It is weather resistant, fast focusing, and beautifully sharp. It's currently available for $1,299, and should supply years of outstanding service.
Update for the TDS 2020 Photography Workshop Season
Those of you on the registration list for the Humboldt Redwoods Workshop, keep an eye out for the registration packet that will go out later this week. We have a great event for you, and I'll be working with you to ensure that you are fully prepared to take advantage of this wonderful opportunity. Plus, we had one seat open up (moved to another workshop), so if you want to join us, hop over to the 2020 Workshops Signup Page and get on the Reserve List.
If you have questions about the other workshops, feel free to drop me a line using the Contact Form on www.thenimblephotographer.com.
When you decide which event is best for your, jump over to our 2020 Workshops Signup Page and place a $100 deposit to secure your place. Only participants on the Reserve List who have placed a deposit will be eligible to register for a workshop. If you have questions or need more information, fill out the "Send Me Info!" request form. I'll get back to you asap.
- LA Street Photography Experience - March 13-15, 2020 - 1 Seat Remaining - This hands-on workshop guides you on an exploration of classic Los Angeles locations and architecture. Our excursions will take us as far west as Venice Beach, as well as famous movie spots and the back streets of this fascinating Southern California area. Limited to 9 participants and featuring two instructors (Derrick Story and Mike Boening), you will enjoy great photography, food, and friendship with our fellow enthusiasts. Three days, $749. You can place your deposit here.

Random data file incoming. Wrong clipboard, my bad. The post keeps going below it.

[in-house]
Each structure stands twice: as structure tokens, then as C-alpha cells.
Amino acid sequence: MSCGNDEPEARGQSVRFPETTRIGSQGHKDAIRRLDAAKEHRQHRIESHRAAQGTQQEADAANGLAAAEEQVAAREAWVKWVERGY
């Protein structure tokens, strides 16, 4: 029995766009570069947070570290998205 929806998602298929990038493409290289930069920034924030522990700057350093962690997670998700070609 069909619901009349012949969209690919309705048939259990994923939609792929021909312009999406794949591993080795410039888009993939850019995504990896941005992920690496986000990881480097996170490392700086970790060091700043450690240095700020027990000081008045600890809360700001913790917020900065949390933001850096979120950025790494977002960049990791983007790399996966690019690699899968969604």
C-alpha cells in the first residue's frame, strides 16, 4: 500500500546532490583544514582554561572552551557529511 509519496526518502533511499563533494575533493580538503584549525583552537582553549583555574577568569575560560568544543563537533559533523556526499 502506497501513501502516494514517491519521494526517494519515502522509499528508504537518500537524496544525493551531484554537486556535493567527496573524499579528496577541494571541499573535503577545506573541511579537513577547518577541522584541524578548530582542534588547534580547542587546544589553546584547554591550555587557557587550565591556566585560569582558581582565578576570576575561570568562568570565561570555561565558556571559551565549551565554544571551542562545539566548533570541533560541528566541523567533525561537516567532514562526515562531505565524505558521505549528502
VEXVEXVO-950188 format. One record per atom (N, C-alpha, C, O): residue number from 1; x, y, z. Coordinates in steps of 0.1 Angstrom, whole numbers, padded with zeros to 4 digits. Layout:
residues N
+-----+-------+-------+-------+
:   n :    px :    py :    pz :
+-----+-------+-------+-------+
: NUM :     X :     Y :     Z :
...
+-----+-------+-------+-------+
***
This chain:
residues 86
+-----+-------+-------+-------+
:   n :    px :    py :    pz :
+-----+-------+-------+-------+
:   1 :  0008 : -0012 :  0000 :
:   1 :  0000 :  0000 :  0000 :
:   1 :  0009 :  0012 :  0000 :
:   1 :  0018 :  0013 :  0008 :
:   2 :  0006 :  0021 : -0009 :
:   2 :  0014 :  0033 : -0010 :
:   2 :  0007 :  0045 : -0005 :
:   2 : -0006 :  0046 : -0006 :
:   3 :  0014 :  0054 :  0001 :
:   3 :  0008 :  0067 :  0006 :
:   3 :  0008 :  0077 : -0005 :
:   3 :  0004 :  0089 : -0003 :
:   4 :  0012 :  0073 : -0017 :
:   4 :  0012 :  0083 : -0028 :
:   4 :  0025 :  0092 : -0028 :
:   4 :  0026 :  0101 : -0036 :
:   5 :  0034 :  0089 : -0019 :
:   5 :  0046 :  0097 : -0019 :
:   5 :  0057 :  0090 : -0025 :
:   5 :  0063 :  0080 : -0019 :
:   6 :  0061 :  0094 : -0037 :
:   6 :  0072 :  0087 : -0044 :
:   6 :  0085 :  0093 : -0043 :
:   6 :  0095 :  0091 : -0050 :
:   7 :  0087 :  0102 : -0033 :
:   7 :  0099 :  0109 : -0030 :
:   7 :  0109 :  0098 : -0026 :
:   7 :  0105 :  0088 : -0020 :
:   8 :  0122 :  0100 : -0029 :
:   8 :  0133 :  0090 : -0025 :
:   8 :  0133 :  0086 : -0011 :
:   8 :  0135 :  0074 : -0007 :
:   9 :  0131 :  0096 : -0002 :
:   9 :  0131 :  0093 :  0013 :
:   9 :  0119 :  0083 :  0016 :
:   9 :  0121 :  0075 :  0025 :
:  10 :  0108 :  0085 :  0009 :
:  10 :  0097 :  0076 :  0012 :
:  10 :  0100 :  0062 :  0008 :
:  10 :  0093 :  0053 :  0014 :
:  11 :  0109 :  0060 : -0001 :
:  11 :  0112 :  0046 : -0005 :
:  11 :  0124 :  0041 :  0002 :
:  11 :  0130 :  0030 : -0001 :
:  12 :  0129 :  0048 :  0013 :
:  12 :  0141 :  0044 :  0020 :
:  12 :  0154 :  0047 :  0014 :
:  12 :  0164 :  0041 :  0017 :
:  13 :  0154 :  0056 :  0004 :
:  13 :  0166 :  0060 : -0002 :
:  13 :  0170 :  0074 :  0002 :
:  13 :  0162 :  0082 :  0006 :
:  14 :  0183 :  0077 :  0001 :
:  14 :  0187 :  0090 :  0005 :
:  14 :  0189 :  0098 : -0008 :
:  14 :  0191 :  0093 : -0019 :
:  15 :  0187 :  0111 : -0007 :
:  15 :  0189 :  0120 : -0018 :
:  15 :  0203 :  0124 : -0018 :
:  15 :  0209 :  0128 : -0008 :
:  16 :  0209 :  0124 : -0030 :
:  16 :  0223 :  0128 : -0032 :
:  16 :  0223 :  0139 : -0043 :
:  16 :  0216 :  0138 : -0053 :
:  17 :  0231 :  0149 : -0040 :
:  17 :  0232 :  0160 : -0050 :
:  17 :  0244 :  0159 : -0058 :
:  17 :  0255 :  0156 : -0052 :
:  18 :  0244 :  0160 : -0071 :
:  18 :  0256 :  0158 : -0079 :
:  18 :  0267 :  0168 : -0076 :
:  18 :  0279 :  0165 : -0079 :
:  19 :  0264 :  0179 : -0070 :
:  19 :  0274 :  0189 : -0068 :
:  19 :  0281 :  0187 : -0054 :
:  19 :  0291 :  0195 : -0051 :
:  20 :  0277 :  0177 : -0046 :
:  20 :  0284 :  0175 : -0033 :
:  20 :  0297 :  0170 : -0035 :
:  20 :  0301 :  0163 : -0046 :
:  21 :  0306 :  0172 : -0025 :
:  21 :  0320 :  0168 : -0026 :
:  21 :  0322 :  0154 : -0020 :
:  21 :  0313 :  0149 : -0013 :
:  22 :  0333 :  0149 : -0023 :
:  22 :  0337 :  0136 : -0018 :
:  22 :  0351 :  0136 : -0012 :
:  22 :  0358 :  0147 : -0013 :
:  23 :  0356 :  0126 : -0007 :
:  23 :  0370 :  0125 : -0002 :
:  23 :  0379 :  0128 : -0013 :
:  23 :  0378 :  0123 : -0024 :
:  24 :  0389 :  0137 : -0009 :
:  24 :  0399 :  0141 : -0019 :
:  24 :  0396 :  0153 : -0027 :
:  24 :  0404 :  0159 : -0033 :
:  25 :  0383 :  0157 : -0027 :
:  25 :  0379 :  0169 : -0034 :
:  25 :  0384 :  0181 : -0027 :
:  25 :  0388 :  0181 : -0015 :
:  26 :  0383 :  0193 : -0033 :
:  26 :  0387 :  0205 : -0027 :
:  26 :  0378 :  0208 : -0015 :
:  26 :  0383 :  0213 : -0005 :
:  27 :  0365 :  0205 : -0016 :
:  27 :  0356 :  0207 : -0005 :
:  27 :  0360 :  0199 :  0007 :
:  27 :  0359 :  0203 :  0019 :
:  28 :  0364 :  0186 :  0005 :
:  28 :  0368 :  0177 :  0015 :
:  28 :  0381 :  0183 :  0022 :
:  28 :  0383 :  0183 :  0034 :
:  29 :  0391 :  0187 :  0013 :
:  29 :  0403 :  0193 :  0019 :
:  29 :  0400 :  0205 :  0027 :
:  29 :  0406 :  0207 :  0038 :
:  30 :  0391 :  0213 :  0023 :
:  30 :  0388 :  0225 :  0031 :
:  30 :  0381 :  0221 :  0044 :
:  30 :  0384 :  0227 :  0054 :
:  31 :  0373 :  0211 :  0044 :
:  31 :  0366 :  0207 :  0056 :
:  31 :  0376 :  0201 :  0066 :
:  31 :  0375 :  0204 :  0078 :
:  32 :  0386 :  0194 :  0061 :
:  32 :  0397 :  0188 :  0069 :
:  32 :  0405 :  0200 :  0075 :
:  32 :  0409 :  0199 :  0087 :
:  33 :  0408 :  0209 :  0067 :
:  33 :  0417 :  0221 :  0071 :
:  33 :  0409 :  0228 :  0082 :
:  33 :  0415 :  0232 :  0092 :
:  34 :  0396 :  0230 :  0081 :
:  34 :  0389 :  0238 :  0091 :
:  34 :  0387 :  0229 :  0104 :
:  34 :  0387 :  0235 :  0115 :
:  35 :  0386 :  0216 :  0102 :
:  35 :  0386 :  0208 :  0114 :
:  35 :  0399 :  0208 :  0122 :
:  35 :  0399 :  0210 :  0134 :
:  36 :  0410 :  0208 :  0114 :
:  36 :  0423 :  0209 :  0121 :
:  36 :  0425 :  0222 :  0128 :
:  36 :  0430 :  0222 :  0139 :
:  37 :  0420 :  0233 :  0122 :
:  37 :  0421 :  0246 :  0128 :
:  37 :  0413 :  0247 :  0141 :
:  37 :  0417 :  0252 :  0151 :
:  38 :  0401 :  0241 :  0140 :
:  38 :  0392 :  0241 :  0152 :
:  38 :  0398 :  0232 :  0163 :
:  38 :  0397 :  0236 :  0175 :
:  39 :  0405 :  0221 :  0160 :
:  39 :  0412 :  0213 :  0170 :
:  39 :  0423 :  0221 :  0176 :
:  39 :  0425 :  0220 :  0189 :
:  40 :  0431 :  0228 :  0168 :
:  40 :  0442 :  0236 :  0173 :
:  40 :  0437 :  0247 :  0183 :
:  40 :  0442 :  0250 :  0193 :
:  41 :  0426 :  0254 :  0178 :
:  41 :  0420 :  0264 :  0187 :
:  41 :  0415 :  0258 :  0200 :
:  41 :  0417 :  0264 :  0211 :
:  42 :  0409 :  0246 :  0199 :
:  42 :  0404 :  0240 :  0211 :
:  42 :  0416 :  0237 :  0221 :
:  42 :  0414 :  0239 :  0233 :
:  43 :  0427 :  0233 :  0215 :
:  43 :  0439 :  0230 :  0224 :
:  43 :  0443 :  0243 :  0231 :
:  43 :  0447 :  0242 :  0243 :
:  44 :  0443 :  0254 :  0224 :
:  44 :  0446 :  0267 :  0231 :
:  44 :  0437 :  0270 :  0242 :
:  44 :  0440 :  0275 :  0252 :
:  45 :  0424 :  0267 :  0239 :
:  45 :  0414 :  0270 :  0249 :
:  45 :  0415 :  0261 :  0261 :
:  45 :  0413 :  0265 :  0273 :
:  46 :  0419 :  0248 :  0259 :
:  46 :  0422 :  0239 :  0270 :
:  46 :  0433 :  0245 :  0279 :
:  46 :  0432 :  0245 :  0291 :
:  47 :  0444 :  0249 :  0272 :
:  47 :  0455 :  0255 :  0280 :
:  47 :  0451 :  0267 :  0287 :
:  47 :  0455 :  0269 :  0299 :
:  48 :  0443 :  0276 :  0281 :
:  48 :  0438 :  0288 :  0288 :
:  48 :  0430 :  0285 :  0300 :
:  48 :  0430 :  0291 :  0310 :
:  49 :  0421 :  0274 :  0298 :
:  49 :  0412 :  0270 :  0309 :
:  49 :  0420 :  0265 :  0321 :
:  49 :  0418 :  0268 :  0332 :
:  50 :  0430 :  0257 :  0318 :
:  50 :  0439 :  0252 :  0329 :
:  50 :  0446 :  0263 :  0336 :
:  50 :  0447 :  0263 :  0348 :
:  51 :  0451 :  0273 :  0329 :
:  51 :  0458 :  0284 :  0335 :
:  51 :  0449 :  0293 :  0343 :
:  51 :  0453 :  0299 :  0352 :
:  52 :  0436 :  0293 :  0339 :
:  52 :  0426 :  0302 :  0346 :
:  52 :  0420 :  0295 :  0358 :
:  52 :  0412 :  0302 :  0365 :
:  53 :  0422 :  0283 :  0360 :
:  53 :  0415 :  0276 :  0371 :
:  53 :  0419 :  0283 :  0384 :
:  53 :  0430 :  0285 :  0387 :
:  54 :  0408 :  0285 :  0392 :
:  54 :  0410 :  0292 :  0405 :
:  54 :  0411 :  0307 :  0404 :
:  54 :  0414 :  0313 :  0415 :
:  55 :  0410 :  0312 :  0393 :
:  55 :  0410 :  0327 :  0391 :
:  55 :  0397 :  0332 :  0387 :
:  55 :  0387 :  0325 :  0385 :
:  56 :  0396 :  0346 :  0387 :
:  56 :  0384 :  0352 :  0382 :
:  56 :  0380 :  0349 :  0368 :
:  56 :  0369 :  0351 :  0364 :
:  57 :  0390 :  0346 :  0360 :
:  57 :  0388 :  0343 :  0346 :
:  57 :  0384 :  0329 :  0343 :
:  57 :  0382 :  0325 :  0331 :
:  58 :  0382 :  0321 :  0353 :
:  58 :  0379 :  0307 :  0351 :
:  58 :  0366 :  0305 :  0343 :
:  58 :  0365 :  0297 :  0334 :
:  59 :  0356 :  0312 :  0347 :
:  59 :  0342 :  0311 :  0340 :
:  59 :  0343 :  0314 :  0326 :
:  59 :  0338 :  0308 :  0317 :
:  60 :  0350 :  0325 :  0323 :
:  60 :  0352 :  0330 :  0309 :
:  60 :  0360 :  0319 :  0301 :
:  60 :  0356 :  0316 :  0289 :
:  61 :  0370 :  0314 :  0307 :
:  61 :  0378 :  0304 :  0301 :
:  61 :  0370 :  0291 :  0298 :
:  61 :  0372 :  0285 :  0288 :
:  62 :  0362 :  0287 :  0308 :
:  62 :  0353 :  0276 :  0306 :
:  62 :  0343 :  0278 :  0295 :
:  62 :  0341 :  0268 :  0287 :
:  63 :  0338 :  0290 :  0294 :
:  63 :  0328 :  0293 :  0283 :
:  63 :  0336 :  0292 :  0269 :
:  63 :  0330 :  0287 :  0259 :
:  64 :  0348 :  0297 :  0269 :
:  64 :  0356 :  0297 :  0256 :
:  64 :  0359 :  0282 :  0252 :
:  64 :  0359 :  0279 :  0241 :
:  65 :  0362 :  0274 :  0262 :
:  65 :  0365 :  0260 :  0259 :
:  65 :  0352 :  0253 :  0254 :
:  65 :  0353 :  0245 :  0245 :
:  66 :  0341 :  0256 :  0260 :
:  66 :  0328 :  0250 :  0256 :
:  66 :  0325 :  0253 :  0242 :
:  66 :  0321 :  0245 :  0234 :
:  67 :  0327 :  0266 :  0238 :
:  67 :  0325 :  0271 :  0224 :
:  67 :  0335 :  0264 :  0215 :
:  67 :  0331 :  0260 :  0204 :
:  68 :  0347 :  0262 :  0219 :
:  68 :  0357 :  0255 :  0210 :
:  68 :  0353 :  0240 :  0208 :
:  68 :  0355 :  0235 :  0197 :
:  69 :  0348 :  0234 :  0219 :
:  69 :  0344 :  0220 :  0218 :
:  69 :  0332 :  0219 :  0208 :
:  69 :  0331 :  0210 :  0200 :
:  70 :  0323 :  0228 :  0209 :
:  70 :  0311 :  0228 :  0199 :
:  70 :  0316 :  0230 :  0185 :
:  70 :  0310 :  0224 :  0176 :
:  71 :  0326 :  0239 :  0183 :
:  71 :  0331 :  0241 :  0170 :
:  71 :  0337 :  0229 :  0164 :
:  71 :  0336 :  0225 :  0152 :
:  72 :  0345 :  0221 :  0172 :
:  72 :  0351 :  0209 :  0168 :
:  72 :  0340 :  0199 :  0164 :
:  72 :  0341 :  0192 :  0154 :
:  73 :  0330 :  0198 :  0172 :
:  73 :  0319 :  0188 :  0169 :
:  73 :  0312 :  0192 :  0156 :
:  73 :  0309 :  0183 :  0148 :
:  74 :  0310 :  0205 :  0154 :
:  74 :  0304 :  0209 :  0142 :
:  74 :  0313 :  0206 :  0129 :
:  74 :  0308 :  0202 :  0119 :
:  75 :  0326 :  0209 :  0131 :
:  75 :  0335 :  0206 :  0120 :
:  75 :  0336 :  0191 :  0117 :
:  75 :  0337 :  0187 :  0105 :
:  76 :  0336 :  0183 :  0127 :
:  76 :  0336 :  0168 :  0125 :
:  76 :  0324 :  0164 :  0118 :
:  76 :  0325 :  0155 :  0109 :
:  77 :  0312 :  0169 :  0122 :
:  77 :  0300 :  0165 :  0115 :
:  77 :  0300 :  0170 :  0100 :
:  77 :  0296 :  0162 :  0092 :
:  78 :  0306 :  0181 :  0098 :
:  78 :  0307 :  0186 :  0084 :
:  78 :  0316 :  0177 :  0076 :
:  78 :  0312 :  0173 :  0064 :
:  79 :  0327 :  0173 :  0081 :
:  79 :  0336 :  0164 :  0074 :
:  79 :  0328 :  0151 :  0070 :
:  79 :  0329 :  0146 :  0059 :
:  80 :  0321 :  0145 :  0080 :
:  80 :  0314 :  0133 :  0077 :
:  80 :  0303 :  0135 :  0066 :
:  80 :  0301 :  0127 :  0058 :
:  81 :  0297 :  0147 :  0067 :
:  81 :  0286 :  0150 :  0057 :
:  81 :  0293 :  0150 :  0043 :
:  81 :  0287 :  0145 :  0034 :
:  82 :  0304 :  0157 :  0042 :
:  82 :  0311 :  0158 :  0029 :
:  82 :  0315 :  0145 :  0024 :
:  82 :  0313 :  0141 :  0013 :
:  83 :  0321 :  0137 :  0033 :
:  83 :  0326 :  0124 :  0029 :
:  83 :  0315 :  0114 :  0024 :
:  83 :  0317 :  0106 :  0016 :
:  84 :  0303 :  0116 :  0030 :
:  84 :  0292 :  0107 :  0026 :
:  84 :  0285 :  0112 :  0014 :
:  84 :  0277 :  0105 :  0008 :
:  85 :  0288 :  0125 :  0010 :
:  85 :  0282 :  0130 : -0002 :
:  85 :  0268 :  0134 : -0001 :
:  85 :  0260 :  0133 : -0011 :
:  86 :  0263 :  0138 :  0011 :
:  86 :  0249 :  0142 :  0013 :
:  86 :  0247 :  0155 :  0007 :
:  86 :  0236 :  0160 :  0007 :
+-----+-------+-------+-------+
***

- Humboldt Redwoods and Coast Workshop - May 12-14, 2020 - 0 Seats Remaining -- Our home base for this experience is in the hospitable town of Fortuna that's on the banks of the Eel River. From there we explore the magnificent redwood groves of Humboldt County and the rugged coastline of Northern California. This workshop explores three distinct ecosystems in a satisfying 3-day event. Limited to just 9 participants, you can reserve your spot and learn more about this event here.
- Lassen Volcanic Park Photo Workshop - July 16-18, 2020 - 2 Seats Remaining -- We'll convene at a spacious cabin at Lake Almanor that serves as our HQ. From there we explore the stunning Lassen landscape, peaceful shores of Lake Almanor, and the magnificent mountain night skies. This hands-on photo workshop is limited to 8 participants and is a wonderful blending of experience, camaraderie, and artistry. Limited to just 8 participants, you can reserve your spot and learn more about this event here.
- The Eastern Sierra Photography Workshop - Oct. 1-3, 2020 - 2 Seats Remaining - Our event is headquartered at the Silver Maple Inn in Bridgeport, CA - gateway to Bodie, Mono Lake, and June Lake. We'll take advantage of the magical morning light to photograph some of the most unique landscape in North America. We'll photograph the sparkling night skies of the Sierra and explore rustic urban environments. Limited to just 9 participants, you can reserve your spot and learn more about this event here.
Updates and Such
Inner Circle Members: A big thanks to those who support our podcast and our efforts!
How to Watch Photos for macOS Catalina and iPadOS - Learn everything you need to know about Photos for the Mac and iPad by checking out my latest course on LinkedIn Learning and on lynda.com. This course is perfect for Mac and iPad based photographers who shoot with iPhone, Mirrorless, and DSLR cameras. It covers both photography and movies. And if I say so myself, it's a lot of fun.
B&H and Amazon tiles on www.thedigitalstory. If you click on them first, you're helping to support this podcast. (The Digital Story is supported by its audience. When you purchase through links on our site, we may earn an affiliate commission.) And speaking of supporting this show, and big thanks to our Patreon Inner Circle members:
Affiliate Links - The links to some products in this podcast contain an affiliate code that credits The Digital Story for any purchases made from B&H Photo and Amazon via that click-through. Depending on the purchase, we may receive some financial compensation.
And finally, be sure to visit our friends at Red River Paper for all of your inkjet supply needs.
See you next week!
More Ways to Participate